Welker: Oh, absolutely. You know, it is kind of amazing that we’ve had the good fortune of knowing each other for so many years. I think Peter likes me because I always make sure to find a parking spot for him. I’ll take two and always make sure when he gets in he gets one. So, I think that’s one thing.
But as far as our acting goes, when you’ve worked with somebody for so long you tend to build up a rhythm. And when we walk into the studio, we could have been doing bears, or eagles, or cats, or something in another session and then when we walk in, we already sort of have this built-in rhythm from working with each other so that we can just step right into it. And that makes the working relationship really a lot of fun and work great for us, too.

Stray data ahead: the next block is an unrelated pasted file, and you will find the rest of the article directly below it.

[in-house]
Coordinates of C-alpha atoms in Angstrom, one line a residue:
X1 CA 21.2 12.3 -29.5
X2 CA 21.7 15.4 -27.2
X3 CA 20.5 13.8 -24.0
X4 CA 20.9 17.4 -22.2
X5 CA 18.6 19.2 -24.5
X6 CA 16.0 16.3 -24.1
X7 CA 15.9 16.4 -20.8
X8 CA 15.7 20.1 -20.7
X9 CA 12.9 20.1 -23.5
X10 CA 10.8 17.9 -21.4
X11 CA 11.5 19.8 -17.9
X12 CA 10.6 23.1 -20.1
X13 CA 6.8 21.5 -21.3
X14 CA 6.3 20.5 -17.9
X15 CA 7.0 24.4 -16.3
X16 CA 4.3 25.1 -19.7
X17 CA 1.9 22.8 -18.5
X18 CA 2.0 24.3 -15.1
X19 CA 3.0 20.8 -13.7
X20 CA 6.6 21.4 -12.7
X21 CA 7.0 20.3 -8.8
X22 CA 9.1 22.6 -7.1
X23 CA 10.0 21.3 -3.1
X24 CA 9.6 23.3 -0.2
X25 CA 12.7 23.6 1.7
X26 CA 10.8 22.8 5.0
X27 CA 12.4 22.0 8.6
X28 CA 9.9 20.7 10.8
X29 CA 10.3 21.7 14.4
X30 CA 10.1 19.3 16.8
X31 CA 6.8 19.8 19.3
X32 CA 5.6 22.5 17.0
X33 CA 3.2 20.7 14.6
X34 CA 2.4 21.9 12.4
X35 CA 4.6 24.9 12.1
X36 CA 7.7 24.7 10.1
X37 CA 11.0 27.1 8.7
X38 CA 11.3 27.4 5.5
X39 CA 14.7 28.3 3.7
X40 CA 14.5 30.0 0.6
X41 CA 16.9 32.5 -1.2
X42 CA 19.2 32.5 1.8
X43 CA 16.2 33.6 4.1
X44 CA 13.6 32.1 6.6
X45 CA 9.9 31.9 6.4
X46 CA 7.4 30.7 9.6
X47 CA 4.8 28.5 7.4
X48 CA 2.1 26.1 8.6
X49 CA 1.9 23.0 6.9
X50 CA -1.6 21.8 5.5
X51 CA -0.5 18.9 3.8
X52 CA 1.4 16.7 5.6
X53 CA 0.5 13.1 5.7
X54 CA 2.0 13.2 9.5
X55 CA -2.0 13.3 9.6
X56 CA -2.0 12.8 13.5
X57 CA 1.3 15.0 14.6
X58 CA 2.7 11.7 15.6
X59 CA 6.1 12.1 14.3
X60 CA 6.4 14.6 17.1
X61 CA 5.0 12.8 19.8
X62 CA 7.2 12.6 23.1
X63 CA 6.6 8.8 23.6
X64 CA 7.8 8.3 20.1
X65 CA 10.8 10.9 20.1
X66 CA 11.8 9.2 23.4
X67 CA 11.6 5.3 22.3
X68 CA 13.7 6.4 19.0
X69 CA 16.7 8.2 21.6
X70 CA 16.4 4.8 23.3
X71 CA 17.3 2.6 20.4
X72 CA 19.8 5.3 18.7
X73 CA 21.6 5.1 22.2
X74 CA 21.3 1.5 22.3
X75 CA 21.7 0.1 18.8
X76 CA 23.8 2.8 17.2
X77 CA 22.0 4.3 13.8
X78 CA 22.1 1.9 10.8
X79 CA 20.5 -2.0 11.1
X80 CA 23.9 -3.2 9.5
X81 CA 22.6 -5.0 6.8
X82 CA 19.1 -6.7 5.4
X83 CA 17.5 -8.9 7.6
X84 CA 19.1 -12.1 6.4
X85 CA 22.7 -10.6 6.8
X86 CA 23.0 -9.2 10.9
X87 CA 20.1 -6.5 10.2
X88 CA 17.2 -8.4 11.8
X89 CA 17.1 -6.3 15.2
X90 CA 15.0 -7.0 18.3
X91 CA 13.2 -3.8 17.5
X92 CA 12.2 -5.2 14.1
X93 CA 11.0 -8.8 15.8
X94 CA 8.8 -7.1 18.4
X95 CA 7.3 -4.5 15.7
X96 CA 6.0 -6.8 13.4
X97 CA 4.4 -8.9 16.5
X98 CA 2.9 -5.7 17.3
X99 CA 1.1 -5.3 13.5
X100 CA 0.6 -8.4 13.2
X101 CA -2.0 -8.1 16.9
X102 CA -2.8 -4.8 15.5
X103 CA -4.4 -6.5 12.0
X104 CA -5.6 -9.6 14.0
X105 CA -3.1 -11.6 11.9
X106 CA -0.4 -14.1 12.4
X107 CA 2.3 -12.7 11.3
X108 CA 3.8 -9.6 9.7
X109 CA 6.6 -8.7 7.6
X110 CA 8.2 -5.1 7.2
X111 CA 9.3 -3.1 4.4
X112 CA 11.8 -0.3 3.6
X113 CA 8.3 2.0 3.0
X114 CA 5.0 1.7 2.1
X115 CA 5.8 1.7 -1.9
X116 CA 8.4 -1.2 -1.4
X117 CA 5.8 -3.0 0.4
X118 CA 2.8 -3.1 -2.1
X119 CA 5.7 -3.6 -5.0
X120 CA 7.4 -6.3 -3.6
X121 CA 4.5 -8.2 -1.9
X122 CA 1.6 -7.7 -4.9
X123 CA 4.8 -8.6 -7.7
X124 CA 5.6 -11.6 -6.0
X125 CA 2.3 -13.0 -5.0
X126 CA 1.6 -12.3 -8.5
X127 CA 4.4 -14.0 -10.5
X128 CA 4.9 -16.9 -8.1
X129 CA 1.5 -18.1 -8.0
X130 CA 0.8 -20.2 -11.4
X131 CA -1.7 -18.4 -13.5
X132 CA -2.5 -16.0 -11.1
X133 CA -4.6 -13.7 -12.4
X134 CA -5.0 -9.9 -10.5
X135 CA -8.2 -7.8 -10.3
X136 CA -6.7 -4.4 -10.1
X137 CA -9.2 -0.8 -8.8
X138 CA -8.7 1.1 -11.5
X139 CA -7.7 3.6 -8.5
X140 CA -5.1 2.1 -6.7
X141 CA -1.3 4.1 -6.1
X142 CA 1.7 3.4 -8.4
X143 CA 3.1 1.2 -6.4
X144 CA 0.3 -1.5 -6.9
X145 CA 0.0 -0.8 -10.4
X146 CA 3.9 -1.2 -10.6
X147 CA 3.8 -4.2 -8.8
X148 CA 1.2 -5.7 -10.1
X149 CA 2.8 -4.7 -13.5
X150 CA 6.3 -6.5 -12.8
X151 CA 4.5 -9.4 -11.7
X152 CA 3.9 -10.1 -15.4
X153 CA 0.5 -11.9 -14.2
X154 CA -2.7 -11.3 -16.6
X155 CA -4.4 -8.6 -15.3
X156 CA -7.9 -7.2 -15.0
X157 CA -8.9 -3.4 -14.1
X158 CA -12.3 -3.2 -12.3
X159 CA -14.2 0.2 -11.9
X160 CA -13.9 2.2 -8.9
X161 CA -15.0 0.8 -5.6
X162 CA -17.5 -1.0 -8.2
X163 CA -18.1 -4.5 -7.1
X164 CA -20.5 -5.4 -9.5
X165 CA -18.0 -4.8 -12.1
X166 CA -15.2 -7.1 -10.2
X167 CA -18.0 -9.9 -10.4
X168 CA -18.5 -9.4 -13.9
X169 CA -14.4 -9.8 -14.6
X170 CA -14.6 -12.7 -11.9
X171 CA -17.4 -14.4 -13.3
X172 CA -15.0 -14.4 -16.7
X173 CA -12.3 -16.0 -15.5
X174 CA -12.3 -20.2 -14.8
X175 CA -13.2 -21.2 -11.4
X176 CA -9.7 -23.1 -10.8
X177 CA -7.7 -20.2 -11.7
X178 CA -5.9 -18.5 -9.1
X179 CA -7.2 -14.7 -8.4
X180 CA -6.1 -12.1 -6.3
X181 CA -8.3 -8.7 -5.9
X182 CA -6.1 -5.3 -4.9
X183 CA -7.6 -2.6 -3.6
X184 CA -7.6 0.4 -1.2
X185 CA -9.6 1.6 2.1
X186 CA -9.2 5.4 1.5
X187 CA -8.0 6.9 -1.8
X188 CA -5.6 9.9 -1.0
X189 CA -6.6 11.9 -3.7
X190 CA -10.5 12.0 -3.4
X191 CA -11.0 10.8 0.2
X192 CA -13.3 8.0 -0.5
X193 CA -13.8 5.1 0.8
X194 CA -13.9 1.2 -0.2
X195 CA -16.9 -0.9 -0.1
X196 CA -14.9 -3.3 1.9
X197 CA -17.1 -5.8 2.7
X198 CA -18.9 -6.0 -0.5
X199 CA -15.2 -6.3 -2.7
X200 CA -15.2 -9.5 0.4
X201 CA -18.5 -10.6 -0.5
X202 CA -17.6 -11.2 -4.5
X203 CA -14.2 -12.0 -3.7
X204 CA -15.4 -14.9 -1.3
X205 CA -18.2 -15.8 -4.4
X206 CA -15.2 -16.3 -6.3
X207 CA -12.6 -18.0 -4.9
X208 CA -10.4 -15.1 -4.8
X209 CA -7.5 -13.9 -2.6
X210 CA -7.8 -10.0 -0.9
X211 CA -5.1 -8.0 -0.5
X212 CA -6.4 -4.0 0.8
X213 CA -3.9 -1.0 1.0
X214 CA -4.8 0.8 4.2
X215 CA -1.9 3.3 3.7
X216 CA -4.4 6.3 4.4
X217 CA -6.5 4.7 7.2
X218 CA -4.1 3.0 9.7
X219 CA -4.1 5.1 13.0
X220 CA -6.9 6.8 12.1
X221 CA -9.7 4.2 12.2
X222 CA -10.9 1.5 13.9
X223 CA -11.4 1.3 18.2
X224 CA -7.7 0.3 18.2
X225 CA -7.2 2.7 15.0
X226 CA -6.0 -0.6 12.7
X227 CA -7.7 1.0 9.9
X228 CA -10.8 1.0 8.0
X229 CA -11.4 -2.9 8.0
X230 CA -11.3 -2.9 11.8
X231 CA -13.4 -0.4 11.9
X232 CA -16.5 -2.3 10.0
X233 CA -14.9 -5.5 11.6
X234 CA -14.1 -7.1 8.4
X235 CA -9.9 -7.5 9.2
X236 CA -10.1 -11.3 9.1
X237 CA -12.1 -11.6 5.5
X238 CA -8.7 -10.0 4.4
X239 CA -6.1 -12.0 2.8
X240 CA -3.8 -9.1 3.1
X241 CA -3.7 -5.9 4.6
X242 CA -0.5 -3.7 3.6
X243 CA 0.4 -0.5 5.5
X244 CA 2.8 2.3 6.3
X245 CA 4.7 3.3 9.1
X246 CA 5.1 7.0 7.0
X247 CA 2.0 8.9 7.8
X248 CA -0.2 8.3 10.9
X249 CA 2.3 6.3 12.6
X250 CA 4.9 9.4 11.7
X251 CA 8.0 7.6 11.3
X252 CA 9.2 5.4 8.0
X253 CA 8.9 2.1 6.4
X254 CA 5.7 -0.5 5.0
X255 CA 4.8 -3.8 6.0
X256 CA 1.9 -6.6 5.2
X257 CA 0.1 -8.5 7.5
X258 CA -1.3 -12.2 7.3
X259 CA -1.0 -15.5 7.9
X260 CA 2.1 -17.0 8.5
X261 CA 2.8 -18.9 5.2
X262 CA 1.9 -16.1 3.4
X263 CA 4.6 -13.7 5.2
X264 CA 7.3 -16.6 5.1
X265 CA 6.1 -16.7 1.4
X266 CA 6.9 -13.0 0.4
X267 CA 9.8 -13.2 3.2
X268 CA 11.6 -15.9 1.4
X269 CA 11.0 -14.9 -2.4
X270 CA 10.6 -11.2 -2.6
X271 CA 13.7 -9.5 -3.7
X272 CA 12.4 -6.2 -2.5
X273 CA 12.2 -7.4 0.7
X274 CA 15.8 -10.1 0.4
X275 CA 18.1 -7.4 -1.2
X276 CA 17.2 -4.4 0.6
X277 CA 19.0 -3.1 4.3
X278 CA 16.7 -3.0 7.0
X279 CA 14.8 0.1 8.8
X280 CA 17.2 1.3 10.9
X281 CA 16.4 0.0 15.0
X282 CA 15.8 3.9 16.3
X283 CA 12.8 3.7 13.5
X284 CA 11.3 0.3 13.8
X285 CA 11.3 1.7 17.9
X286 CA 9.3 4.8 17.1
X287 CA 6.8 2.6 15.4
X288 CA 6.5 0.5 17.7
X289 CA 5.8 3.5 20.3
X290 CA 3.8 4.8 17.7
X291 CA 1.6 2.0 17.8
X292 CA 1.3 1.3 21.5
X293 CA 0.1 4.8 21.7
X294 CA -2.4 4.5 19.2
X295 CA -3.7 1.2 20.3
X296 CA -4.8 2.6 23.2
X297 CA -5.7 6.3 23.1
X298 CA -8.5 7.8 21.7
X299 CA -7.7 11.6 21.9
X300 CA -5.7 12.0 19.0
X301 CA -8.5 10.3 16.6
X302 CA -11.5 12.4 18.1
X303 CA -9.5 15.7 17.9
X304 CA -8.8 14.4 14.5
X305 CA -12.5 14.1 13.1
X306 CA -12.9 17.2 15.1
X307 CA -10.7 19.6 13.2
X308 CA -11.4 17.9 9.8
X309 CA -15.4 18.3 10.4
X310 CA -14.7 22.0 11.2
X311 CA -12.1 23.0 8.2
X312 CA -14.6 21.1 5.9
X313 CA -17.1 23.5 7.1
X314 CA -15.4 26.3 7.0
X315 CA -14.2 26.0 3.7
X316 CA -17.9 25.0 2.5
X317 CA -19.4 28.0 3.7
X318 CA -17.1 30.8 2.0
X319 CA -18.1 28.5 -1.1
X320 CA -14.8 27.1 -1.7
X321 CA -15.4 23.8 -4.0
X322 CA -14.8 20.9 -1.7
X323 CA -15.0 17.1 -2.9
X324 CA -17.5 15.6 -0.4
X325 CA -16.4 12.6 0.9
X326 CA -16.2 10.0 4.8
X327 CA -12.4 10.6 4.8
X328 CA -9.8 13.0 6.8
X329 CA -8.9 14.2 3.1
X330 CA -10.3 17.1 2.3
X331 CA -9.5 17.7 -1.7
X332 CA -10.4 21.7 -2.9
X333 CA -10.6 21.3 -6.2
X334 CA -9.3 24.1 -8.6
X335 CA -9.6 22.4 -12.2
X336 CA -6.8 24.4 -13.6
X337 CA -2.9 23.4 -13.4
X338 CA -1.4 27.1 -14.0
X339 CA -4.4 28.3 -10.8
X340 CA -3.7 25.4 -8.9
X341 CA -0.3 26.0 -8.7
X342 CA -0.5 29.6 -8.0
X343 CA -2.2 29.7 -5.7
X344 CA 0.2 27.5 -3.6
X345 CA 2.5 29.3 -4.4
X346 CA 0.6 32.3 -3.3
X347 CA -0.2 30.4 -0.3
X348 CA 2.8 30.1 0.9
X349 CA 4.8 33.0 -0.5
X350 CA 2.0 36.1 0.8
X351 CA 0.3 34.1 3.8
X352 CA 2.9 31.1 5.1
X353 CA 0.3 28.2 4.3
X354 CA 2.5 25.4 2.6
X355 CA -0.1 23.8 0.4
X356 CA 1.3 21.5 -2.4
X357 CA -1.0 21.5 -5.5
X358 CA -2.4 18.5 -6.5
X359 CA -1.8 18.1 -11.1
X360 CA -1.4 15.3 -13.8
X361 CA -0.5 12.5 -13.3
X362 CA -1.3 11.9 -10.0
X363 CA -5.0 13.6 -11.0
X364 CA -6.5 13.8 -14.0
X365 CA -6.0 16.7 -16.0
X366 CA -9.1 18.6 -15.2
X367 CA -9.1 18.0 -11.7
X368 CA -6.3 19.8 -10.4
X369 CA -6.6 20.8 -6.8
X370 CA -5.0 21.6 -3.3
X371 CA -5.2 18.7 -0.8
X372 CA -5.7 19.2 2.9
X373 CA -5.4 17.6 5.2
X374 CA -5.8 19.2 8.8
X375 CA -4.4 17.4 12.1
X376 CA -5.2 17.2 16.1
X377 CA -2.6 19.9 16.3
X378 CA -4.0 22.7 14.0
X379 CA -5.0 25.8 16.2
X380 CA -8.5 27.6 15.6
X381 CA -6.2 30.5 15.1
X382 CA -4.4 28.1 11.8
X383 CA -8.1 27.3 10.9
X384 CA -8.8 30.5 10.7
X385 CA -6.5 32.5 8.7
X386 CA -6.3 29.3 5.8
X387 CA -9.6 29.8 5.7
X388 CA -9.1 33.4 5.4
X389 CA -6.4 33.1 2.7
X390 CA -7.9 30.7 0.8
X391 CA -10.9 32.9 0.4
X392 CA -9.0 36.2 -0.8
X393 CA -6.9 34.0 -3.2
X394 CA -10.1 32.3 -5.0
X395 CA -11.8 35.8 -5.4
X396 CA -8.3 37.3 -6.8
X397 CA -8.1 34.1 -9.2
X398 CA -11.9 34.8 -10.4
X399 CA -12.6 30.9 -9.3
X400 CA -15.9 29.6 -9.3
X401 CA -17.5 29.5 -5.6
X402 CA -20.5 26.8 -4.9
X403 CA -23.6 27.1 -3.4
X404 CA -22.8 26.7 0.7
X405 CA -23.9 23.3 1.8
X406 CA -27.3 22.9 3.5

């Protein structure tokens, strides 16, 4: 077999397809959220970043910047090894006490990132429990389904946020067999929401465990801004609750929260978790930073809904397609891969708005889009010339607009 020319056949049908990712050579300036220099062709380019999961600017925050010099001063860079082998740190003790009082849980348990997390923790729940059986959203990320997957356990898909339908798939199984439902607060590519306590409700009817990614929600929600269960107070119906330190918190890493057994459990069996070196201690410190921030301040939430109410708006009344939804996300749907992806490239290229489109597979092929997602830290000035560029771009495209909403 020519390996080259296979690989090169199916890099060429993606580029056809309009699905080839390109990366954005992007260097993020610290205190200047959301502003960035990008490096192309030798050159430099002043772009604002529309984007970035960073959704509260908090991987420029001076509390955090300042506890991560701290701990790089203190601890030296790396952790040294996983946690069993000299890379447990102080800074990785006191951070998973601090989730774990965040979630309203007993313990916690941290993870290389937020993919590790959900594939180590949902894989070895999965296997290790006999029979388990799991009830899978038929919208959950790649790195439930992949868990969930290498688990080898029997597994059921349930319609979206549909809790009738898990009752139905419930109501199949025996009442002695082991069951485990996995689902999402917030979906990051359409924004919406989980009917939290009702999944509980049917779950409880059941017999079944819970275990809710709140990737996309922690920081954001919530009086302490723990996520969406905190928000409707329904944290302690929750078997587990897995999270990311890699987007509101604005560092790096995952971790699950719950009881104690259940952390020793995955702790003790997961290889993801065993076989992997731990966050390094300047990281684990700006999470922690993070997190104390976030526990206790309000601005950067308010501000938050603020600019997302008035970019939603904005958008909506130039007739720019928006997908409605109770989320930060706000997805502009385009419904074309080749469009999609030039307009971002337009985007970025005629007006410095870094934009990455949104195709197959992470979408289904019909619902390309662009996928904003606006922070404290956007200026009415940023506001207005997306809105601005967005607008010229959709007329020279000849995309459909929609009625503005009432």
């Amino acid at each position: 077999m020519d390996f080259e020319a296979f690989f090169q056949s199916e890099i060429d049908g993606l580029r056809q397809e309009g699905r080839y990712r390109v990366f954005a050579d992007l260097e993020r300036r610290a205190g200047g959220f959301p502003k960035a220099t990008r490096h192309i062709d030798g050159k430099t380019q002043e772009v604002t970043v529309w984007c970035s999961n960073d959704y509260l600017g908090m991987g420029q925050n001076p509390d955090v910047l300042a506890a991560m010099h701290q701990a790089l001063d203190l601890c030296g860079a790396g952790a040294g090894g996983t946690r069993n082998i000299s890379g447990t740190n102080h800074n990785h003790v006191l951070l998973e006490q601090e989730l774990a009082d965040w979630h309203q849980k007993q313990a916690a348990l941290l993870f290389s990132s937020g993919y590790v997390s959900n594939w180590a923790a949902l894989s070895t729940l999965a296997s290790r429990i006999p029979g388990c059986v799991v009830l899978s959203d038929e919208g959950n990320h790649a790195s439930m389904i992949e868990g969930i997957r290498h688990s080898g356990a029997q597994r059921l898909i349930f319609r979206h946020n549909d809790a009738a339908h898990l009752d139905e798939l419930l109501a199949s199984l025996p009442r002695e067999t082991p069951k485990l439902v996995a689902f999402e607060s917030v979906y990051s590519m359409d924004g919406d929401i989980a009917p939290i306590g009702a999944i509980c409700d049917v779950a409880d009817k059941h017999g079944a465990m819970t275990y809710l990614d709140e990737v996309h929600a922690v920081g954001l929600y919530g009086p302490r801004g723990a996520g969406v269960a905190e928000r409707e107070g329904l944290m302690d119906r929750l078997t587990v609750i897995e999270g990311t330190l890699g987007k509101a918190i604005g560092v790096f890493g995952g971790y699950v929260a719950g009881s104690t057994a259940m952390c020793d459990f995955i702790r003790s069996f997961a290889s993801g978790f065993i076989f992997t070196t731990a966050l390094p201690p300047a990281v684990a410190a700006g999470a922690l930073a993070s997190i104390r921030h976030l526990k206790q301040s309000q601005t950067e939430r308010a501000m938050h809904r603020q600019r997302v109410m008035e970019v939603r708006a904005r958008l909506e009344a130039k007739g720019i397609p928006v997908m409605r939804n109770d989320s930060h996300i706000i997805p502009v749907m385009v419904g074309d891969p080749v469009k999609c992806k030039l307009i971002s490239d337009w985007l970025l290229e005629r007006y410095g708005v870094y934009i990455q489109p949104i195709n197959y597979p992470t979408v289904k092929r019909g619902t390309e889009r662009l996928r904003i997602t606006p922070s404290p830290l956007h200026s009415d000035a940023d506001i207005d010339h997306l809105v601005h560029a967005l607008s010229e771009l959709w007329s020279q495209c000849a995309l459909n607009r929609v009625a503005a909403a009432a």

Cullen: Oh, absolutely.
Yeah, there’s more than one moment of laughter. There’s—I’d say, in the process of a four hour session, there would be hilarity moments probably every 15 minutes. Even when you’re not speaking, Frank. Charles, he will do mimes. He’ll hit his knees or make a dramatic sound of some kind, or do something odd like make a little pillow with his head and his cheek, all in silence which will break me up completely and interfere with someone’s perfect read. And they’ll have to do it over because of Frank and me.
Welker: I think you’re giving away our professionalism here, Pete because actually, we work very, very hard. But, there is a certain amount of downtime and people think that Peter is this incredibly hard working, undeterred actor—which he is—but he’s also constantly trying to make me laugh and I’m constantly trying to make him laugh, so that keeps us entertained. And you know, when you’re working with an ensemble cast, those people are on mic, so you have to be very careful. And you figure, “Well, if I start doing mimes, I can do this quietly and see if I can make him laugh. If he does laugh, then he ruins the take, not me.”
Cullen: [laughs] Well, that’s true.
Geek: It sounds like you guys have so much fun together, why don’t we just have a buddy comedy starring you guys?